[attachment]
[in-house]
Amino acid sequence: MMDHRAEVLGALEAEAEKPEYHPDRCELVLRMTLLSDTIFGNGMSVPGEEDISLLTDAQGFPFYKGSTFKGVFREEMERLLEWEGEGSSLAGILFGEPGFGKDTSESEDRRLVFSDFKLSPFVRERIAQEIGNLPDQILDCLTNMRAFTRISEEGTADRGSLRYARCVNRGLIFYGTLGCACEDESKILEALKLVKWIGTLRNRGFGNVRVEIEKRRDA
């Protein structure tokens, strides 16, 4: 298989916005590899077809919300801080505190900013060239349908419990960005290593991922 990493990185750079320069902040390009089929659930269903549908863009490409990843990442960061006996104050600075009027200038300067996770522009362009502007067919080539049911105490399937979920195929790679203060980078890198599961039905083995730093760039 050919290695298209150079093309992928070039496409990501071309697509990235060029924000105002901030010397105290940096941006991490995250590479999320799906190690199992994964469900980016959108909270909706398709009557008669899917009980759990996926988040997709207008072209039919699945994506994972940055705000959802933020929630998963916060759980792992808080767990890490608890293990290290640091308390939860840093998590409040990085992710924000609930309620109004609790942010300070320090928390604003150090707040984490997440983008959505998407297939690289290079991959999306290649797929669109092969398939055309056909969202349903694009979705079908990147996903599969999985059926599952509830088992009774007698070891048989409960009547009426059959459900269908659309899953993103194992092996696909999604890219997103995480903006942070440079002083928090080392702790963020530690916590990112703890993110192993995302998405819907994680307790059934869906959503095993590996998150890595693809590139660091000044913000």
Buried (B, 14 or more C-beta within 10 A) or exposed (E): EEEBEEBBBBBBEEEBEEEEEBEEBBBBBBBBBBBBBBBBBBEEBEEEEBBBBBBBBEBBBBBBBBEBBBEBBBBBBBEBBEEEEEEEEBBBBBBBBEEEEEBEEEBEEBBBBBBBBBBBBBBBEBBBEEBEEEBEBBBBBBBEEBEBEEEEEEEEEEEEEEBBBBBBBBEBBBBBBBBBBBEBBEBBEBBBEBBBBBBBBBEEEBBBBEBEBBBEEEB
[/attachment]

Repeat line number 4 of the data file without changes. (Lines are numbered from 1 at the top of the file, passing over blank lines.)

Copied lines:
Buried (B, 14 or more C-beta within 10 A) or exposed (E): EEEBEEBBBBBBEEEBEEEEEBEEBBBBBBBBBBBBBBBBBBEEBEEEEBBBBBBBBEBBBBBBBBEBBBEBBBBBBBEBBEEEEEEEEBBBBBBBBEEEEEBEEEBEEBBBBBBBBBBBBBBBEBBBEEBEEEBEBBBBBBBEEBEBEEEEEEEEEEEEEEBBBBBBBBEBBBBBBBBBBBEBBEBBEBBBEBBBBBBBBBEEEBBBBEBEBBBEEEB